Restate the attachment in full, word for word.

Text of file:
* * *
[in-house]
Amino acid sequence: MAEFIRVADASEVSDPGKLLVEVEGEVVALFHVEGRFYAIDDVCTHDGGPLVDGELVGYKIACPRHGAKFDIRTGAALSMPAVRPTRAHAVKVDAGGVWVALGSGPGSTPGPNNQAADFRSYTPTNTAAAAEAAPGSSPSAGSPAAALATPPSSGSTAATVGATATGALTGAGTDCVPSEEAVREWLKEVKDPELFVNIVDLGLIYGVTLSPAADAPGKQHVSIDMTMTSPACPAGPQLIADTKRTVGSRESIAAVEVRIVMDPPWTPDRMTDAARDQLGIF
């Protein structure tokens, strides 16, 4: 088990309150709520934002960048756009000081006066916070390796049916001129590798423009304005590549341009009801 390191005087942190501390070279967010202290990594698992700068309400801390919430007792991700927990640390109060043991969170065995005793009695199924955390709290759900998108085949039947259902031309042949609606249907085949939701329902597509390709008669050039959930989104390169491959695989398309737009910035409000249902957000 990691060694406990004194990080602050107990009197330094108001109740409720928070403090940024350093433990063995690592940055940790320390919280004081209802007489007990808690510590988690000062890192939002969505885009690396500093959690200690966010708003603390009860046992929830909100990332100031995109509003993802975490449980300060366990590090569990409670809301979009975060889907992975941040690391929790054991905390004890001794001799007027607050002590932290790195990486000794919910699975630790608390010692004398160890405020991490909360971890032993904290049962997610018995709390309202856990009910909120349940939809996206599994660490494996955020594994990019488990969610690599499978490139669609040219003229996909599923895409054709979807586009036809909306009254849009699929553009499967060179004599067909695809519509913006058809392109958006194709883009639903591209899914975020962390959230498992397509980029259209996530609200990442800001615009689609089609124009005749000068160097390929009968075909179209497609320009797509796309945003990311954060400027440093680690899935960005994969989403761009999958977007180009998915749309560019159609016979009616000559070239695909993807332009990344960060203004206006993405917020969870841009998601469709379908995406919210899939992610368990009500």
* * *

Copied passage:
[in-house]
Amino acid sequence: MAEFIRVADASEVSDPGKLLVEVEGEVVALFHVEGRFYAIDDVCTHDGGPLVDGELVGYKIACPRHGAKFDIRTGAALSMPAVRPTRAHAVKVDAGGVWVALGSGPGSTPGPNNQAADFRSYTPTNTAAAAEAAPGSSPSAGSPAAALATPPSSGSTAATVGATATGALTGAGTDCVPSEEAVREWLKEVKDPELFVNIVDLGLIYGVTLSPAADAPGKQHVSIDMTMTSPACPAGPQLIADTKRTVGSRESIAAVEVRIVMDPPWTPDRMTDAARDQLGIF
């Protein structure tokens, strides 16, 4: 088990309150709520934002960048756009000081006066916070390796049916001129590798423009304005590549341009009801 390191005087942190501390070279967010202290990594698992700068309400801390919430007792991700927990640390109060043991969170065995005793009695199924955390709290759900998108085949039947259902031309042949609606249907085949939701329902597509390709008669050039959930989104390169491959695989398309737009910035409000249902957000 990691060694406990004194990080602050107990009197330094108001109740409720928070403090940024350093433990063995690592940055940790320390919280004081209802007489007990808690510590988690000062890192939002969505885009690396500093959690200690966010708003603390009860046992929830909100990332100031995109509003993802975490449980300060366990590090569990409670809301979009975060889907992975941040690391929790054991905390004890001794001799007027607050002590932290790195990486000794919910699975630790608390010692004398160890405020991490909360971890032993904290049962997610018995709390309202856990009910909120349940939809996206599994660490494996955020594994990019488990969610690599499978490139669609040219003229996909599923895409054709979807586009036809909306009254849009699929553009499967060179004599067909695809519509913006058809392109958006194709883009639903591209899914975020962390959230498992397509980029259209996530609200990442800001615009689609089609124009005749000068160097390929009968075909179209497609320009797509796309945003990311954060400027440093680690899935960005994969989403761009999958977007180009998915749309560019159609016979009616000559070239695909993807332009990344960060203004206006993405917020969870841009998601469709379908995406919210899939992610368990009500």